Enrico Forlanini’s contribution to aviation

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Borri, M.
Calabro, S.
Cardani, C.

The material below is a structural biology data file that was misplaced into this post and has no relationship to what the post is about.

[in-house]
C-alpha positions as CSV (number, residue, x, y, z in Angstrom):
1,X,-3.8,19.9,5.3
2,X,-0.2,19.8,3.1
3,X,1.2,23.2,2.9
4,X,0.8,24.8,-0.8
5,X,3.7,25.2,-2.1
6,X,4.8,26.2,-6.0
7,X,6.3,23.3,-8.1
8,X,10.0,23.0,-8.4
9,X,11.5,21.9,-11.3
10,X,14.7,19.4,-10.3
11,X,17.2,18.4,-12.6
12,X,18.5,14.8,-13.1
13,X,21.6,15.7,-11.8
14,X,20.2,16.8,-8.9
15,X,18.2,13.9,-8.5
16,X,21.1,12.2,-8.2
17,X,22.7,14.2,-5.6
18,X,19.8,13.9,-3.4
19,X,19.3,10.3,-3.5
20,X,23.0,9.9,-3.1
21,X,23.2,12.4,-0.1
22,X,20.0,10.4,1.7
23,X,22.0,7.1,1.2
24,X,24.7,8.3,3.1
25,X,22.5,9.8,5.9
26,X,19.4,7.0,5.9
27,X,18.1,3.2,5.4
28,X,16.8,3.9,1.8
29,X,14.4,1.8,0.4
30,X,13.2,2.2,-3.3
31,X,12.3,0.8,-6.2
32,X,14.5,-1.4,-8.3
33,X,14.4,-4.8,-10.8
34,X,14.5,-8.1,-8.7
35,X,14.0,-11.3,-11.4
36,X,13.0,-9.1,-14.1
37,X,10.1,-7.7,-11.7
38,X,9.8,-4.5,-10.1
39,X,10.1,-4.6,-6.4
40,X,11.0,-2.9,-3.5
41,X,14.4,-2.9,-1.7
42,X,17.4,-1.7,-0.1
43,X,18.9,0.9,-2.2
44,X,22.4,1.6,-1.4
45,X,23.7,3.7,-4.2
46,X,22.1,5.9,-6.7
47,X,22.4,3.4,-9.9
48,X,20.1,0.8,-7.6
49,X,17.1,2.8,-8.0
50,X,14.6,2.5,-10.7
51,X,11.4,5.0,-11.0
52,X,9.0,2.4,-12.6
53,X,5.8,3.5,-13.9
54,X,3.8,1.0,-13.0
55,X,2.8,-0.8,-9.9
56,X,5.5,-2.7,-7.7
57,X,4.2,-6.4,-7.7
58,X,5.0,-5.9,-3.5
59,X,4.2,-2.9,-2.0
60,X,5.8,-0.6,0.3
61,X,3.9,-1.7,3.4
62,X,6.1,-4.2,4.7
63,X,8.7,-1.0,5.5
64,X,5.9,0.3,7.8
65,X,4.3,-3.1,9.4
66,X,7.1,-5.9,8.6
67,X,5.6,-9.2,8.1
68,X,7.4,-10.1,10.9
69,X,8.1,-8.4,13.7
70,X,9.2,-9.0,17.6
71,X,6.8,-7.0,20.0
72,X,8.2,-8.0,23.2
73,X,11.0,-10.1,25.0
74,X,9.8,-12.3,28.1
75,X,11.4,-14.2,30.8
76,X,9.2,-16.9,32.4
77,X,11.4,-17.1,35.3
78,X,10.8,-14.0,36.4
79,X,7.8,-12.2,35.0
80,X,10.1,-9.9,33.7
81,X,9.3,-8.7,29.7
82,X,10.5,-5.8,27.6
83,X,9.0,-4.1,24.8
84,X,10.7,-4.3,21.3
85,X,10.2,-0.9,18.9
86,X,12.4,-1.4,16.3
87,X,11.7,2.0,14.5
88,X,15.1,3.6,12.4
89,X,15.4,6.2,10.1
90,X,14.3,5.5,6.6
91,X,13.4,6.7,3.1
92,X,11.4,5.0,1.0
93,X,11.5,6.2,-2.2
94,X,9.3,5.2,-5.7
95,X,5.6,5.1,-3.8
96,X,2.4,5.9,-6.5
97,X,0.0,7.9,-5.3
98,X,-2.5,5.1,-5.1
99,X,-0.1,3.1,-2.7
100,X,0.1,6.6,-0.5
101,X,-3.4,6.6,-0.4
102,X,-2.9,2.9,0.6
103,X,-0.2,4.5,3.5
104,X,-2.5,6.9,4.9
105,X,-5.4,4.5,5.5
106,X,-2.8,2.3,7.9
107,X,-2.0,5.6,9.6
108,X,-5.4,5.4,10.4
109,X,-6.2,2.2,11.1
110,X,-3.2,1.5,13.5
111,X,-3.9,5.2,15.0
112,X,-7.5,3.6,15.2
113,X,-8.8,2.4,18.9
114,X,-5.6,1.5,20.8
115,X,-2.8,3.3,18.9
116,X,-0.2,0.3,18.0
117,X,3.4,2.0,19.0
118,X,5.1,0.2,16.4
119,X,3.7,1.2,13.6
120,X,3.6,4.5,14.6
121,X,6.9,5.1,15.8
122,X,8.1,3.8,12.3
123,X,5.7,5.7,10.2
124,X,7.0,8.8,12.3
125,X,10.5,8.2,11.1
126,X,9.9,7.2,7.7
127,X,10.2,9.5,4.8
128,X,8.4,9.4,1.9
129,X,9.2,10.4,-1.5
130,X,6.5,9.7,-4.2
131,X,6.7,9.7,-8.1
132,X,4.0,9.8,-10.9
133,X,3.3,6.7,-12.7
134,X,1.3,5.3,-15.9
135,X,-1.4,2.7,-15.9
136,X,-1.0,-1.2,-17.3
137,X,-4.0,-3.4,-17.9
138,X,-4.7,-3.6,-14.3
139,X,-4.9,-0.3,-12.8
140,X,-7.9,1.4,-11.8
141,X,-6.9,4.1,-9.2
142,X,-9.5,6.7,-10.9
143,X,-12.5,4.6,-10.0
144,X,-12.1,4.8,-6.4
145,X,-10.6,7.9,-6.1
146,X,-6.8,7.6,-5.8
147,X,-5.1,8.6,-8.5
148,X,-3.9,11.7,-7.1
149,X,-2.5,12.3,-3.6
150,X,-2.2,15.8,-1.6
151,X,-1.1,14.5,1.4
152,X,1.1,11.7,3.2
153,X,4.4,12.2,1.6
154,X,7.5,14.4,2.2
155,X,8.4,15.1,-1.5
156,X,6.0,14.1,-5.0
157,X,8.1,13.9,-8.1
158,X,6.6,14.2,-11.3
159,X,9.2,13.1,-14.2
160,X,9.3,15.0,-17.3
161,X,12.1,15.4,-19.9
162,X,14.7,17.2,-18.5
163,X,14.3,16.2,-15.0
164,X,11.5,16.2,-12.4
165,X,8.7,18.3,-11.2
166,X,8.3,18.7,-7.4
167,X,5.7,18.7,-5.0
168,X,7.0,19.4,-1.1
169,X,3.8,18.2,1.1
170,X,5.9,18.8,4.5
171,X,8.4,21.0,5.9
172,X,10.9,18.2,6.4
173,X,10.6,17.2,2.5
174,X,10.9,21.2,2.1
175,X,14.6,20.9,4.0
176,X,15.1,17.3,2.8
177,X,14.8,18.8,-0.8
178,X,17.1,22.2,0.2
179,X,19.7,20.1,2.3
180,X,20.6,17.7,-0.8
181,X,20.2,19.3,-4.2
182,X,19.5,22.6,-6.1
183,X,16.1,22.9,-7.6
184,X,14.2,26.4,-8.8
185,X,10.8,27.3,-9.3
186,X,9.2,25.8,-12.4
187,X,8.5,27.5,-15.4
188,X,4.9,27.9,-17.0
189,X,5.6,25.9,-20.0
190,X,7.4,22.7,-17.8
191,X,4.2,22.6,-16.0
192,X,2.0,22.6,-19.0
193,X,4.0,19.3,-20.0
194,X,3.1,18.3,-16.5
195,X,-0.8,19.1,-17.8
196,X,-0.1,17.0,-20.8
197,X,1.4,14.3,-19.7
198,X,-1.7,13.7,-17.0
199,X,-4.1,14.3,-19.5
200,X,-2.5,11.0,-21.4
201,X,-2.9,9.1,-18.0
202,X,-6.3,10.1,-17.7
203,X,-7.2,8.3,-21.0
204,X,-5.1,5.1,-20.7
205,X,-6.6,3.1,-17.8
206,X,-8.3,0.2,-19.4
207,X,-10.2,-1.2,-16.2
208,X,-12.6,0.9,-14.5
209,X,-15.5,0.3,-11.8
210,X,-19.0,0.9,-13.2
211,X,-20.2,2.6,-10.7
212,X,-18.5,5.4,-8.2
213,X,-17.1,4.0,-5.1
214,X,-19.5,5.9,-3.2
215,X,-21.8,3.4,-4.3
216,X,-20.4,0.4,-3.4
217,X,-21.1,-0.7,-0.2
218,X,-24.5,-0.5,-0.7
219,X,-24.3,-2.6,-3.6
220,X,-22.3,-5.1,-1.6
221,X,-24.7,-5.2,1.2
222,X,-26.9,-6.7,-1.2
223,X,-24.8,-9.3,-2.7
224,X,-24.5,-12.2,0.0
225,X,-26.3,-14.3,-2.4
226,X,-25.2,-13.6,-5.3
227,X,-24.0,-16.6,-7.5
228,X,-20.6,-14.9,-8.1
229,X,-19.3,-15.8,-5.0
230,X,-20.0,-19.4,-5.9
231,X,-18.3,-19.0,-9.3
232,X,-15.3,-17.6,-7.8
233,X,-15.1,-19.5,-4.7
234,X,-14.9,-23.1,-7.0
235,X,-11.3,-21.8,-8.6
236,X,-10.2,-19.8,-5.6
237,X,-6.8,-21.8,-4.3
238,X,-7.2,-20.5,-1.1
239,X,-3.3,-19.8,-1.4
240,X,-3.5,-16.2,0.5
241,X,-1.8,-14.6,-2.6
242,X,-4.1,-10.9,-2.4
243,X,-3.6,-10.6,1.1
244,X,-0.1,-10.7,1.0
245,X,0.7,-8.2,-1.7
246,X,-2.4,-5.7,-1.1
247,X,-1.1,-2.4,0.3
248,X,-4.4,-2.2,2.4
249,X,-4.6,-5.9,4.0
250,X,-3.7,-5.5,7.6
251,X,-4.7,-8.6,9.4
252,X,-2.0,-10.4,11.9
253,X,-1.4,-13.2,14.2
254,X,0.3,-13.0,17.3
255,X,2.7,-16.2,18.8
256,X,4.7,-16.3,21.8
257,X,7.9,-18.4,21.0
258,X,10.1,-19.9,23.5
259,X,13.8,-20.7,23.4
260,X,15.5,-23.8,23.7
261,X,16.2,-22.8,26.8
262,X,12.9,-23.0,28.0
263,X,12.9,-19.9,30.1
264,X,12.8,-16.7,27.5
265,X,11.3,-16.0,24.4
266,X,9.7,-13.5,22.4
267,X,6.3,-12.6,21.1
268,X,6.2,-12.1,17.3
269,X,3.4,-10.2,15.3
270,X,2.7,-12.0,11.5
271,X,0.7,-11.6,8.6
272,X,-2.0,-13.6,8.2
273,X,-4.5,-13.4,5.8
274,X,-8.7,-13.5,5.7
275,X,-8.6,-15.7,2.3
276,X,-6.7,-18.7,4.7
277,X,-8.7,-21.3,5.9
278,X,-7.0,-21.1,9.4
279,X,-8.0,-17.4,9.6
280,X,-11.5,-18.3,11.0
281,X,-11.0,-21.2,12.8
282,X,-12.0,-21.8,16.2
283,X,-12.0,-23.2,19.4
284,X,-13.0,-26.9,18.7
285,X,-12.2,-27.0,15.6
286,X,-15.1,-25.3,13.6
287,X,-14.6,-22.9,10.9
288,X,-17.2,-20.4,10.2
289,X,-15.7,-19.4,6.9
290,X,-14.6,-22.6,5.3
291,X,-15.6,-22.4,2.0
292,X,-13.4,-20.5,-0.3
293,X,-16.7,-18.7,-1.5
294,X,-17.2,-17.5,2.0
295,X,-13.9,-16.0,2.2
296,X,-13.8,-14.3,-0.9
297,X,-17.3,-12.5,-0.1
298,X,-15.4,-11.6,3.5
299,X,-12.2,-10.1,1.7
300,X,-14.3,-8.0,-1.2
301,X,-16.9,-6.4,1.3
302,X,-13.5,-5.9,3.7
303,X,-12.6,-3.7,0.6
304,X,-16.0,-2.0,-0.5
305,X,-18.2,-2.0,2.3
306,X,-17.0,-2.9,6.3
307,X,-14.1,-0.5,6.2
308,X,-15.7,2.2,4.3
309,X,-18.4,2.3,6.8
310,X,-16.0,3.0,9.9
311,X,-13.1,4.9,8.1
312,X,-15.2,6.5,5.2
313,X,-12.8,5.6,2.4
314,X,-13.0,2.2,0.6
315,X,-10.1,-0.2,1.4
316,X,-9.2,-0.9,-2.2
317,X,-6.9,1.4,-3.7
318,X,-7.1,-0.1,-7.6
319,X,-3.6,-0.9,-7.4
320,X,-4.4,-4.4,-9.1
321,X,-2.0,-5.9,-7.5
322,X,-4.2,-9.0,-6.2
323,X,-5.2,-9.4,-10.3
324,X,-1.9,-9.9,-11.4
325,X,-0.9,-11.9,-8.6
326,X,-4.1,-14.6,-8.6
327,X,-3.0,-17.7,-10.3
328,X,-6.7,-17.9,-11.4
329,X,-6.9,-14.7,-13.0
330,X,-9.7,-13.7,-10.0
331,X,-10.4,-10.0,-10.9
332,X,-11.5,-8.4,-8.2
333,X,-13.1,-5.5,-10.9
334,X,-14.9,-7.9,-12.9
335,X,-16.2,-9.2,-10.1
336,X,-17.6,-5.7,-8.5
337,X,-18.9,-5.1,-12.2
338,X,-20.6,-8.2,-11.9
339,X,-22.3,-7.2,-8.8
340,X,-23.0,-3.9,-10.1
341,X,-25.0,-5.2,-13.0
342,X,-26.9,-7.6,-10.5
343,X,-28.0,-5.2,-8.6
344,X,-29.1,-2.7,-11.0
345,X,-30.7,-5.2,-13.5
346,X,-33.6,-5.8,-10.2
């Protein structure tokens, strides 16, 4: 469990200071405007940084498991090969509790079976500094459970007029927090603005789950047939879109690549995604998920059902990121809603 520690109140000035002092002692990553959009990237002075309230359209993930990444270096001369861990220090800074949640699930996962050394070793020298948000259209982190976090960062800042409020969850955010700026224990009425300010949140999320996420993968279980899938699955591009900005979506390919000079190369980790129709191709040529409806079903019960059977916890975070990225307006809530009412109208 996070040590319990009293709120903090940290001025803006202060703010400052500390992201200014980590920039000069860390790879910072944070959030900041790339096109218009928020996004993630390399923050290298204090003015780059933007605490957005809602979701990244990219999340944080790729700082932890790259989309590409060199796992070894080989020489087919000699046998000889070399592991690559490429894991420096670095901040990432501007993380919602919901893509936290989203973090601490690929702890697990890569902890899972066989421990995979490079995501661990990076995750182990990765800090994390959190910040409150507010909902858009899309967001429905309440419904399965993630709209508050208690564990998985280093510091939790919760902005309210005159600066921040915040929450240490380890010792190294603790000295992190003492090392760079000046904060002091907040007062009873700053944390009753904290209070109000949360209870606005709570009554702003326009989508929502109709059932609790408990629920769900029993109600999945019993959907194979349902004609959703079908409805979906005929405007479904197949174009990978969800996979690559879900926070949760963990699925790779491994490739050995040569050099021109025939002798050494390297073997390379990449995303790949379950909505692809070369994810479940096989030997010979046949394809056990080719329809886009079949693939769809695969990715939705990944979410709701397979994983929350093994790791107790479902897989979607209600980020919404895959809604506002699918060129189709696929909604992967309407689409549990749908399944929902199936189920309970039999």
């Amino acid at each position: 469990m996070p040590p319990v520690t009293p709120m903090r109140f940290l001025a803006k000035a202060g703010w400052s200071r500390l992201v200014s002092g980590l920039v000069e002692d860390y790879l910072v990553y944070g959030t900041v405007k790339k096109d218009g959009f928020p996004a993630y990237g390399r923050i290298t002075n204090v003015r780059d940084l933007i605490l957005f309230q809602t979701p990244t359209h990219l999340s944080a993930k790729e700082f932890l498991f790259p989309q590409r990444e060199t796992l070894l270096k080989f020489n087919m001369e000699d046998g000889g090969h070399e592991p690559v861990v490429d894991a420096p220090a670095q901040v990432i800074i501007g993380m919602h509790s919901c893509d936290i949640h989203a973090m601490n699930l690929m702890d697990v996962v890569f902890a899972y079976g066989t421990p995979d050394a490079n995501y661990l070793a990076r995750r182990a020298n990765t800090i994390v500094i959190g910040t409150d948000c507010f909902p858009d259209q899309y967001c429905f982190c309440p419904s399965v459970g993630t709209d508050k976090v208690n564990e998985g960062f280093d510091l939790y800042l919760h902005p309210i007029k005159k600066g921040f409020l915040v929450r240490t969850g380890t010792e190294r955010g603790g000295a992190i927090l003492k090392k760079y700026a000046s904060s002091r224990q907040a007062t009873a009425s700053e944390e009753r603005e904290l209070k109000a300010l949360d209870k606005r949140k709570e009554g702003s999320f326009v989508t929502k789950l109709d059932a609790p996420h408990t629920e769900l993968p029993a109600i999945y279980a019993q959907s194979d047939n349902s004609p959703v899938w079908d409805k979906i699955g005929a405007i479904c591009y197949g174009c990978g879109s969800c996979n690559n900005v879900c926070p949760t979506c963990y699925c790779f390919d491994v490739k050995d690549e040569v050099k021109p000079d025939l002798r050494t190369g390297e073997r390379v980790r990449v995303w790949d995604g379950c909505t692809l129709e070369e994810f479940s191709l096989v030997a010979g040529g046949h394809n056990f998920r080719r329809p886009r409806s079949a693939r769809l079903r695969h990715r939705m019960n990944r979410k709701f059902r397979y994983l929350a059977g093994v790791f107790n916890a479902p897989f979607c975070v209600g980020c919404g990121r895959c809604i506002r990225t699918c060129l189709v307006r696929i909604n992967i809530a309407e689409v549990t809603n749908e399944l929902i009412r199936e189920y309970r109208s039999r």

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Enrico Forlanini was one of the first students of Politecnico di Milano, where he graduated in 1875. Very well known in Milan, where he was born in 1848, is much less known elsewhere, especially outside Italy since he operated only at home even though some of his patents were also deposited abroad. Precursor of many developments that aviation would have had in a few decades, he is famous in particular for airships, of which he designed, built and flew several models of the semi-rigid structural type. However, his first interest, and he was still very young, was for heavier than air. After having tested smaller models with different propulsive solutions, he built a large helicopter model which flew in 1877, the first flying machine able to rise from the ground carrying its steam engine. One of the most important achievement of Forlanini are the hydrofoil designs that he tested, starting from 1898 until 1911, on Lake Maggiore close to Milan. He called them idrotteri and Graham Bell, who had to become famous for his own inventions, had the chance to have a ride in one of them. Forlanini has left many sketches in which we see the evolution of idrotteri that prefigures the realization of vehicles able to rise from the water and take flight as a seaplane.